Tuesday, March 25, 2014

Congratulations to Our Winning Communities!

Rep. Ann Kirkpatrick (center) posing with Maricopa
County residents
Today, we presented four communities with the 2014 MetLife Foundation/Generations United Best Intergenerational Communities Award.

We're grateful to our MCs author and journalist Juan Williams and our Board member Jatrice Martel Gaiter for an inspiring and humor-filled event.

This annual award heightens awareness of the important role that intergenerational solidarity plays in building strong, vibrant communities.

The event also included members of Congress speaking on behalf of their communities.

Rep. Ted Deutch (D-FL) gave a shout-out to Parkland, FL, for being an intergenerational champion. “This growing city,” he said, “will continue to thrive and succeed.”

The hardworking residents of Shorewood, WI, got some love from their representative, Congresswoman Gwen Moore (D). Of Shorewooed, Moore said: “It’s without a doubt one of the four communities in our nation that demonstrates…bringing the best of youth and elderhood together.”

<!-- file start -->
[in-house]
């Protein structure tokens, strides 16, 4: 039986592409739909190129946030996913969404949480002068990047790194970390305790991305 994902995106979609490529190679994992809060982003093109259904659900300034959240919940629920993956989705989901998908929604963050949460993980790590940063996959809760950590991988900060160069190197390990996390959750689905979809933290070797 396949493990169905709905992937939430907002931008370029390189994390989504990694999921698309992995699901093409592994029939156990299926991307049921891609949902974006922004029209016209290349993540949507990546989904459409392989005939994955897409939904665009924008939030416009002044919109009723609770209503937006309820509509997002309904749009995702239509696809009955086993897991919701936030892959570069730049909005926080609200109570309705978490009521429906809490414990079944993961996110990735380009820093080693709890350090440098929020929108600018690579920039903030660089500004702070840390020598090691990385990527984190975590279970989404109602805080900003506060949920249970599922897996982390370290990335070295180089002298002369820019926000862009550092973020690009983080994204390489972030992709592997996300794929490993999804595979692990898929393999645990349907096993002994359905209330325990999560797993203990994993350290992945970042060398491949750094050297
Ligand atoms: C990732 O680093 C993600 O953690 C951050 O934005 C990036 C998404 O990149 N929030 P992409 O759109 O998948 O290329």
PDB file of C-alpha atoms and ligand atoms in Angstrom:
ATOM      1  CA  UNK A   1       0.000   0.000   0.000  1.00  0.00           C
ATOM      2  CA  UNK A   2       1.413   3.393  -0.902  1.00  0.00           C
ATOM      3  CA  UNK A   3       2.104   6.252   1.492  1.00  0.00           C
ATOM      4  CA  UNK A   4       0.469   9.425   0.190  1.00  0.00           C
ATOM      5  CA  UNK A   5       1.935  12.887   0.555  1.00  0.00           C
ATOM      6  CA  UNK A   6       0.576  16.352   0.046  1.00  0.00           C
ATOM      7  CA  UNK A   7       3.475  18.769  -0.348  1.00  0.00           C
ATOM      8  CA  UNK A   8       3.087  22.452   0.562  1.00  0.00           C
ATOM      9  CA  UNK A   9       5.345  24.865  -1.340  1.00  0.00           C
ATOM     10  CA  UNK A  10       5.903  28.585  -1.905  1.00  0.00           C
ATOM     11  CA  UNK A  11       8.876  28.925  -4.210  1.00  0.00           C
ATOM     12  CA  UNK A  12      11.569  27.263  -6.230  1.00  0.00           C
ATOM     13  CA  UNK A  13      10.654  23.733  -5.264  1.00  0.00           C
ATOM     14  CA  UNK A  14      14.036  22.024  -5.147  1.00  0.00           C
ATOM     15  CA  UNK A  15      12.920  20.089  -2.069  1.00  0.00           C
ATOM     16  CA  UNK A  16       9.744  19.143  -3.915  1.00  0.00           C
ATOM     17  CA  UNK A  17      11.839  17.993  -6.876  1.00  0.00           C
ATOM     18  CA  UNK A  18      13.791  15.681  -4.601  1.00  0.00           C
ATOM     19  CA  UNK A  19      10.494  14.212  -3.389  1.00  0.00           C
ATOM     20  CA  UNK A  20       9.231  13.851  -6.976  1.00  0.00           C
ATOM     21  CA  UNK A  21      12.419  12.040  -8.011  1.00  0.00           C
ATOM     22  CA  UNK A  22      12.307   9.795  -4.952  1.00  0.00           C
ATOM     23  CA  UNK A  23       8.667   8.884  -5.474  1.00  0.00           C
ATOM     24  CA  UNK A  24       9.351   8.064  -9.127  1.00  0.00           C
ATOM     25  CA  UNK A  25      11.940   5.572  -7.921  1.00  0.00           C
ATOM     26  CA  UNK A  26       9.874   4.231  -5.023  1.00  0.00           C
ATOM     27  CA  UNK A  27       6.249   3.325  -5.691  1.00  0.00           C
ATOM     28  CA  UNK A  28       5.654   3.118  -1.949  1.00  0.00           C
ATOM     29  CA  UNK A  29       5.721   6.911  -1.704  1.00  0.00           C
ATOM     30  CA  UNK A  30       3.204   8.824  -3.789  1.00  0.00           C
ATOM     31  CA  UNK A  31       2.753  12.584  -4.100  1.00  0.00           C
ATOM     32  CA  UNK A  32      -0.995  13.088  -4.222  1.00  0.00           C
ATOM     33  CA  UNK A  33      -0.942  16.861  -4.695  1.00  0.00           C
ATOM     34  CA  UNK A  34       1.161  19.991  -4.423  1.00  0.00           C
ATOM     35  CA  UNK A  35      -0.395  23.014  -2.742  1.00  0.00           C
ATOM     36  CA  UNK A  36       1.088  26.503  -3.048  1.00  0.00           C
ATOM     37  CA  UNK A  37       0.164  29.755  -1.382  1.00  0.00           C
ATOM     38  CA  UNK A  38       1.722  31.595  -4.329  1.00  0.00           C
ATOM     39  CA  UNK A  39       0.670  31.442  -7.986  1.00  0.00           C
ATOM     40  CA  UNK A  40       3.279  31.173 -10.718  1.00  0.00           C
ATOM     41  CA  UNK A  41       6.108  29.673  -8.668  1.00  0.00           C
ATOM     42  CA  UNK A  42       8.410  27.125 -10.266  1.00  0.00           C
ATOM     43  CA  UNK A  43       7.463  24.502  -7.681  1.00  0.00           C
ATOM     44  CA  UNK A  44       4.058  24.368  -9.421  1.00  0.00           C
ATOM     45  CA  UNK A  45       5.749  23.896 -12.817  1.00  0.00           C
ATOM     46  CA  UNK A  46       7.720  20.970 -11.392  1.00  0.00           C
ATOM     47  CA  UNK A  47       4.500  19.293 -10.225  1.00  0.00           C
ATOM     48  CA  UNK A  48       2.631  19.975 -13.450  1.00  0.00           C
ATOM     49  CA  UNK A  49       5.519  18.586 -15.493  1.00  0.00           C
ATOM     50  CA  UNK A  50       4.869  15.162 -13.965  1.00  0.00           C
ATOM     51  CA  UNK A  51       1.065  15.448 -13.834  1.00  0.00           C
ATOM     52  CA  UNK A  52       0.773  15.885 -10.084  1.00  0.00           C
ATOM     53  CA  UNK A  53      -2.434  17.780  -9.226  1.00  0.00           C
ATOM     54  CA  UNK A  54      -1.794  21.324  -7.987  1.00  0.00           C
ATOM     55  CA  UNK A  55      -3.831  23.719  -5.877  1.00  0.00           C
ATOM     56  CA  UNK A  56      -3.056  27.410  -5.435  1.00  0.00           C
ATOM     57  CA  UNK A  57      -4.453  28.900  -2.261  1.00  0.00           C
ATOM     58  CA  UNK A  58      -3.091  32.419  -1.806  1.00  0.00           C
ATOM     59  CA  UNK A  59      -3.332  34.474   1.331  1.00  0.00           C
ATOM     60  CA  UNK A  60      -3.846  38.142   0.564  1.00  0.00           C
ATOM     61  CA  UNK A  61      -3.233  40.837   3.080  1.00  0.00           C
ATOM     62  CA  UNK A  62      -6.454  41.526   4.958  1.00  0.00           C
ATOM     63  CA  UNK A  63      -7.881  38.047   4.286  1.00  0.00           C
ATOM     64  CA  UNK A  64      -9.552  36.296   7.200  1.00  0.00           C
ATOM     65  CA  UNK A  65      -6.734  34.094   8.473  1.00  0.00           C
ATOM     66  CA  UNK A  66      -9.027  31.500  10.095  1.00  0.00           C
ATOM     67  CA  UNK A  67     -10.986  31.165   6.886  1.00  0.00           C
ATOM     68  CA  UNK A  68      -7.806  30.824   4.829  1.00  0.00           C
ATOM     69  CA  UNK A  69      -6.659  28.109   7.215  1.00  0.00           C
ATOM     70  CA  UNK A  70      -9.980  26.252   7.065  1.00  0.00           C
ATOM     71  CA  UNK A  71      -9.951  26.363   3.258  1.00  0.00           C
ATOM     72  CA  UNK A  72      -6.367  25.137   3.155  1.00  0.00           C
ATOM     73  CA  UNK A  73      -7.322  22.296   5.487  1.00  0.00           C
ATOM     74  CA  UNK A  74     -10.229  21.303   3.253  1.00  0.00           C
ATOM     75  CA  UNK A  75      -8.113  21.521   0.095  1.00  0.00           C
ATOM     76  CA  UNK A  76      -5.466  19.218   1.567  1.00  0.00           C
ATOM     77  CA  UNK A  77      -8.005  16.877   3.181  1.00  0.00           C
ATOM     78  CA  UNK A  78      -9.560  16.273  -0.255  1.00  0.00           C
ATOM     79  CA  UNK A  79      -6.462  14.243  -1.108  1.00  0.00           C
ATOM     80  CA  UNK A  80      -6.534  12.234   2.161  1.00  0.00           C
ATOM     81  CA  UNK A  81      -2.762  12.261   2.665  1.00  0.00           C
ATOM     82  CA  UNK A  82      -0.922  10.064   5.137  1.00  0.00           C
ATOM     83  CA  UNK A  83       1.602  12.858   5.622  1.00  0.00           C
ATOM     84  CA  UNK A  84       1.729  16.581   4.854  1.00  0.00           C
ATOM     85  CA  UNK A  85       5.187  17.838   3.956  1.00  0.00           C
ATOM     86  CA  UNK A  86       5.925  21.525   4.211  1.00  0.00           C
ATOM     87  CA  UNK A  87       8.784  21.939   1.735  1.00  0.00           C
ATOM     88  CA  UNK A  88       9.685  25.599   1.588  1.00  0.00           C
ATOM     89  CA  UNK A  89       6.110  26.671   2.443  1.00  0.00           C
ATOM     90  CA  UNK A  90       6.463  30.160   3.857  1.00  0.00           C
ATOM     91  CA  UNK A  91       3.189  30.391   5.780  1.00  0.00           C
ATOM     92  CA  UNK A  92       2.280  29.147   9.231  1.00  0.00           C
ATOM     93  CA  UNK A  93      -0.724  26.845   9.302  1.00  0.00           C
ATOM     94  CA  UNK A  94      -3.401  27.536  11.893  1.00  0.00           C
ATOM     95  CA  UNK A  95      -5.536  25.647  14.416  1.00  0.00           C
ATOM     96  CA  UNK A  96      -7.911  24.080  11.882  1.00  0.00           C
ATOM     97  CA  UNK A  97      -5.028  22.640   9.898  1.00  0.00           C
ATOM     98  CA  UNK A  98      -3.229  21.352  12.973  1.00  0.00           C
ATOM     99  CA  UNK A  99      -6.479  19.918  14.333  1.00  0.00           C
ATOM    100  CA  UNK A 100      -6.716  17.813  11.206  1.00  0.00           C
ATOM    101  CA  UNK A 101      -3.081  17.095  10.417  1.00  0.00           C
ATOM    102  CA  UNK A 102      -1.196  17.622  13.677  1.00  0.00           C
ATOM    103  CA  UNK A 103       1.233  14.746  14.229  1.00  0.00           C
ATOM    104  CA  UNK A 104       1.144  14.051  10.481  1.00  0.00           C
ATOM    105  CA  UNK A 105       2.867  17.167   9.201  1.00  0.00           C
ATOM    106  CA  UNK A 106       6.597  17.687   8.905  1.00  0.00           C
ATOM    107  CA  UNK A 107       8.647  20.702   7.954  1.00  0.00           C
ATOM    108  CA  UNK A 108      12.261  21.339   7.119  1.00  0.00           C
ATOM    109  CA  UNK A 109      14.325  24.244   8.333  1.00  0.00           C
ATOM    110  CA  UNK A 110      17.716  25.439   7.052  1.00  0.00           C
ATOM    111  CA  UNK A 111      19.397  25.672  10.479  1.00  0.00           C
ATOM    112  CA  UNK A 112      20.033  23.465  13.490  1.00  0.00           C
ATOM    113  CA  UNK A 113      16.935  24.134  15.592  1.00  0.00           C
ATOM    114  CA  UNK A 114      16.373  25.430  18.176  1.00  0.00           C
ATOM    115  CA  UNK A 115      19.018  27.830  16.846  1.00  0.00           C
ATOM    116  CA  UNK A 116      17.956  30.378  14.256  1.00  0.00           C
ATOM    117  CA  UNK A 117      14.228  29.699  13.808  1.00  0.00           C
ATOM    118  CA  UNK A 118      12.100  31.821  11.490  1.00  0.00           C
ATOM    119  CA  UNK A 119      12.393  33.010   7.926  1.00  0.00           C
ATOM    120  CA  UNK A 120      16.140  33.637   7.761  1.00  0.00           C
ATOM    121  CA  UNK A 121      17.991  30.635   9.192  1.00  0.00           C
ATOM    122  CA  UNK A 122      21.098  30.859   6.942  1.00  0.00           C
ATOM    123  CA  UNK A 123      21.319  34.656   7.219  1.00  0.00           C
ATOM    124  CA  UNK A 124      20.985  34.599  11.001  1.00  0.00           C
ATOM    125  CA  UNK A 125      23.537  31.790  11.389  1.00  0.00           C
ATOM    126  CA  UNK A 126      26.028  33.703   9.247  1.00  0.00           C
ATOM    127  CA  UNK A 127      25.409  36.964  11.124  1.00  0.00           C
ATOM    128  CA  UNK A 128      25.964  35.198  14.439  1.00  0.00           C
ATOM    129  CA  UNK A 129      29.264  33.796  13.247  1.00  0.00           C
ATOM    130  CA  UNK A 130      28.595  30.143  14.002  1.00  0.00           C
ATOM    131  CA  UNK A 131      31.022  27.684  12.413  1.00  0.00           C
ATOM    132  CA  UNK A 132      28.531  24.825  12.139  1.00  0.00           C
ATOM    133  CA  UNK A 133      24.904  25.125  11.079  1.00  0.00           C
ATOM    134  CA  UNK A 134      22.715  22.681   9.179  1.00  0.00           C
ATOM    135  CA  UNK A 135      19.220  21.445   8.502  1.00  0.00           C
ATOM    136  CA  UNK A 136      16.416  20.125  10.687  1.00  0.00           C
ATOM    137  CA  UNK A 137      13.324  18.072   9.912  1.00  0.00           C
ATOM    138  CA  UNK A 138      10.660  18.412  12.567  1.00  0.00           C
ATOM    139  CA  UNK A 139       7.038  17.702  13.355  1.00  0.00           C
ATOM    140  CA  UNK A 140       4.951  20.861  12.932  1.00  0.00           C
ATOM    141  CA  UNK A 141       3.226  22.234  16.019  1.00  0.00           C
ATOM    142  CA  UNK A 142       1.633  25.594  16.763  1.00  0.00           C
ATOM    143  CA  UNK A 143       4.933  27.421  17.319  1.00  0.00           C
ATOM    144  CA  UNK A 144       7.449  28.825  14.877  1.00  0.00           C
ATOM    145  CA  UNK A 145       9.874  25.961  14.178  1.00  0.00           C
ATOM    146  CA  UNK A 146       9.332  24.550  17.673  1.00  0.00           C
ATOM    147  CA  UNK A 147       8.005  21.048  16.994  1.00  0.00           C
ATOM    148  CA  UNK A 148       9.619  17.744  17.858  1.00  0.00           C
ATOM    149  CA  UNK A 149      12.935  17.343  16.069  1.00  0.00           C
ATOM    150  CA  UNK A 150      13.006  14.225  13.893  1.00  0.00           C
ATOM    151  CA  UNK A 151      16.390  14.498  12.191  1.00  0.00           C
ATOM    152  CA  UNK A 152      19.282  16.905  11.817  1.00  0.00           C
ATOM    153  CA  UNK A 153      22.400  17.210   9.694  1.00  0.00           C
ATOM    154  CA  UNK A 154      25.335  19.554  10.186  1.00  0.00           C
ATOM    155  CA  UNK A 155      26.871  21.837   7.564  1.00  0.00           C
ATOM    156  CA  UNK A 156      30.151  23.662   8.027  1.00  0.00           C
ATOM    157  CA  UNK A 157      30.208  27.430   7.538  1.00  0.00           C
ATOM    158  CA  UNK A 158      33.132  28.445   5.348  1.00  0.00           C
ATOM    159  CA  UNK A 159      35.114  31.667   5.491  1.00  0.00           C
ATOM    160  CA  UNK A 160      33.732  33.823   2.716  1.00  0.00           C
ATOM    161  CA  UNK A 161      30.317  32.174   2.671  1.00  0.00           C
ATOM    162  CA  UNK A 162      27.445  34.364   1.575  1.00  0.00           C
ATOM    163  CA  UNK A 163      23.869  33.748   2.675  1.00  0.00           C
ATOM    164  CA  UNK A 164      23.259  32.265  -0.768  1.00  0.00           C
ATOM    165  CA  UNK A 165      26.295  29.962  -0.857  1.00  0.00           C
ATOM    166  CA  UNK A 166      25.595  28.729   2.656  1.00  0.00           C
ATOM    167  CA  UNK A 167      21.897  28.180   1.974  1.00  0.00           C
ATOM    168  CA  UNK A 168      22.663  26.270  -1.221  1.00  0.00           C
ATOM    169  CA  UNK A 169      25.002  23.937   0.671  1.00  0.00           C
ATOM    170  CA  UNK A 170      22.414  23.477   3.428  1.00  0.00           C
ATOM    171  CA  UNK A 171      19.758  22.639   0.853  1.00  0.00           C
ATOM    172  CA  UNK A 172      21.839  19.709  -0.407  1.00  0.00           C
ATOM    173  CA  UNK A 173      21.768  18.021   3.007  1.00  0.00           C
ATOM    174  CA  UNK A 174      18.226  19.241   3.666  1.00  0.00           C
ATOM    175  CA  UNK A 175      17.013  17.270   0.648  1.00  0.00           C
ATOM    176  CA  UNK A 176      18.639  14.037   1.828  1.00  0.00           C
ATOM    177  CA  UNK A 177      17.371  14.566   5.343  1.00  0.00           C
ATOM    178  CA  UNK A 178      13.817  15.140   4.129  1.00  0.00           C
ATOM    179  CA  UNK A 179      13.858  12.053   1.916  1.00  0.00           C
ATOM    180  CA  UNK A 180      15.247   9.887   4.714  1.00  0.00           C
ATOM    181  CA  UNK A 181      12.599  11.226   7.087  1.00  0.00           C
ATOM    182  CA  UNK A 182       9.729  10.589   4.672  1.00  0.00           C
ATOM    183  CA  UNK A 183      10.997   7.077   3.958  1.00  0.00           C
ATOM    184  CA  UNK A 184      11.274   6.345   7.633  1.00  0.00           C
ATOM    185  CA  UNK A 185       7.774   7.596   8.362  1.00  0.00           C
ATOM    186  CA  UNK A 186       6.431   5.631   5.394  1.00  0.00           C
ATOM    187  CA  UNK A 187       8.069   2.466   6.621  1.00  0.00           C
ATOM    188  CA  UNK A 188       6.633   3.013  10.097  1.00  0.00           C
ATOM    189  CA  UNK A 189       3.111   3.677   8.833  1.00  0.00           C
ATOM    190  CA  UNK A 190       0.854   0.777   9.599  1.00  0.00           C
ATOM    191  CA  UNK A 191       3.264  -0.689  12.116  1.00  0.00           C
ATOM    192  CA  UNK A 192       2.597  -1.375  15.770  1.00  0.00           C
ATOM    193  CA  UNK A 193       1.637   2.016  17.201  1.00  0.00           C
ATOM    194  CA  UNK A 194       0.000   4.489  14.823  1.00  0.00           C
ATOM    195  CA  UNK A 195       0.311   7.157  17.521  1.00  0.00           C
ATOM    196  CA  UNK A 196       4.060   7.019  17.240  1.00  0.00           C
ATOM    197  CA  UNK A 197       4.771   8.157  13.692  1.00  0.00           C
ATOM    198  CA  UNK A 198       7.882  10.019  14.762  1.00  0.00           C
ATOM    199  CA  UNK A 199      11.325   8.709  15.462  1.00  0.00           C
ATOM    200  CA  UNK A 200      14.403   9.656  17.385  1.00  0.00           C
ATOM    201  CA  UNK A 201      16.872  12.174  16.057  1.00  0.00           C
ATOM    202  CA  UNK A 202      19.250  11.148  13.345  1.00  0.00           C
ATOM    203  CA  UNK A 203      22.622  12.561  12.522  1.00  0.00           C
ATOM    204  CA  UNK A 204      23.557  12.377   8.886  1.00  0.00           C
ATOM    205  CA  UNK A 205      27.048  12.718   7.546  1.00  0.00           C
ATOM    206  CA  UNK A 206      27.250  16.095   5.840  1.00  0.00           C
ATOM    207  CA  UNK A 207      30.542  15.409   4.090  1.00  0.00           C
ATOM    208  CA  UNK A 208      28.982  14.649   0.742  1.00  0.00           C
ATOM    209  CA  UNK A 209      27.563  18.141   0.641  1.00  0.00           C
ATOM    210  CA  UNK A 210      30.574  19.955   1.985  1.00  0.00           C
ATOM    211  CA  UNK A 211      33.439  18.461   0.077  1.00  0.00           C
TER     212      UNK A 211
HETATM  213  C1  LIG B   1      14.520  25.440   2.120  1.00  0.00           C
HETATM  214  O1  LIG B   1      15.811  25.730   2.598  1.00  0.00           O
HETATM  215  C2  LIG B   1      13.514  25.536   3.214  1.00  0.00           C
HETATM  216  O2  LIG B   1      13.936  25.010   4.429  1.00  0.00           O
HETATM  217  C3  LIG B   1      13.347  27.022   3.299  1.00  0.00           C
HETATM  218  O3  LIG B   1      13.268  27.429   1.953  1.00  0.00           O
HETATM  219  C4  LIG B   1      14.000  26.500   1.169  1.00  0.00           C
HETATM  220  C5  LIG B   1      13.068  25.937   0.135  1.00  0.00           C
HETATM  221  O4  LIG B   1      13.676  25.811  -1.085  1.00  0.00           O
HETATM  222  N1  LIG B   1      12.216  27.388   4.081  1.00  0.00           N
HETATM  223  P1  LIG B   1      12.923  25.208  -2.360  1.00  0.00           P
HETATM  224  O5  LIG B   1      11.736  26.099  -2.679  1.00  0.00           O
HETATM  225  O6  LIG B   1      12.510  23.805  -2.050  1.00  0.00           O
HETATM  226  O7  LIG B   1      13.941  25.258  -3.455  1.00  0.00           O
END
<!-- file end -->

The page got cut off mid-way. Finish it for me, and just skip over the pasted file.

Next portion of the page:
Robert Simon, a developer and founder of Reston, VA, recounted a story that garnered laughs from the packed room. According to him, some kids were playing by a statue the city erected in his honor.

Hayley Tsuchiyama, of Shorewood, WI, greets Reston's
founder Robert Simon after her speech
One of the boys, looking from Simon to the statue, asked the developer, “How did you get out?”

Reston Wins Best Intergenerational Community Award and Fox News Juan Williams recognizes Bob Simons 100th Birthday)

Simon's Reston and the other award recipients are redefining community life by throwing out old stereotypes and engaging residents of every age in decision-making, problem-solving and relationship-building.

Simon, who was 50 when he founded Reston in 1965, remembered the city developing from humble beginnings to where it is now. The visionary couldn't imagine his community any other way.

“If I didn’t have intergenerational relationships, I’d be  lonely,” said Simon, who turns 100 next month.  

Jessica Ayala’s remarks were just as touching. The Maya High School student, of Maricopa County, AZ, talked about overcoming her shyness and learning how to lead.

“I thought being a leader was being bossy and pushy,” Ayala said. “I learned that leadership is speaking up for others.”

Jessica Ayala, a student at Maya High School in Maricopa
County, sharing what she learned about being a leader
Her most important lesson was introspective.

“I learned,”  Ayala said, “my true self was better than I thought.”

Congratulations, again, to our winners. You can see other highlights here.

If you’re interested in more info about intergenerational communities, click here and share our resources with your networks.

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